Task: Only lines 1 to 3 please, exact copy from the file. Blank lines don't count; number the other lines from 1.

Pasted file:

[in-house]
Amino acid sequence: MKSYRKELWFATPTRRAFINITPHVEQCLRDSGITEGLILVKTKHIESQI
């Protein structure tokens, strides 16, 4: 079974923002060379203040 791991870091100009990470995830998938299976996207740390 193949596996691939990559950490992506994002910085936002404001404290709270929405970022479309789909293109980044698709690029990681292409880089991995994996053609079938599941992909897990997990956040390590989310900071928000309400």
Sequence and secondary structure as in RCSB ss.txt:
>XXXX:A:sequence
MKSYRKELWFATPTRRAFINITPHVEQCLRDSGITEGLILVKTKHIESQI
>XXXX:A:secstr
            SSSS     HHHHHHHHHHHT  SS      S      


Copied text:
[in-house]
Amino acid sequence: MKSYRKELWFATPTRRAFINITPHVEQCLRDSGITEGLILVKTKHIESQI
């Protein structure tokens, strides 16, 4: 079974923002060379203040 791991870091100009990470995830998938299976996207740390 193949596996691939990559950490992506994002910085936002404001404290709270929405970022479309789909293109980044698709690029990681292409880089991995994996053609079938599941992909897990997990956040390590989310900071928000309400």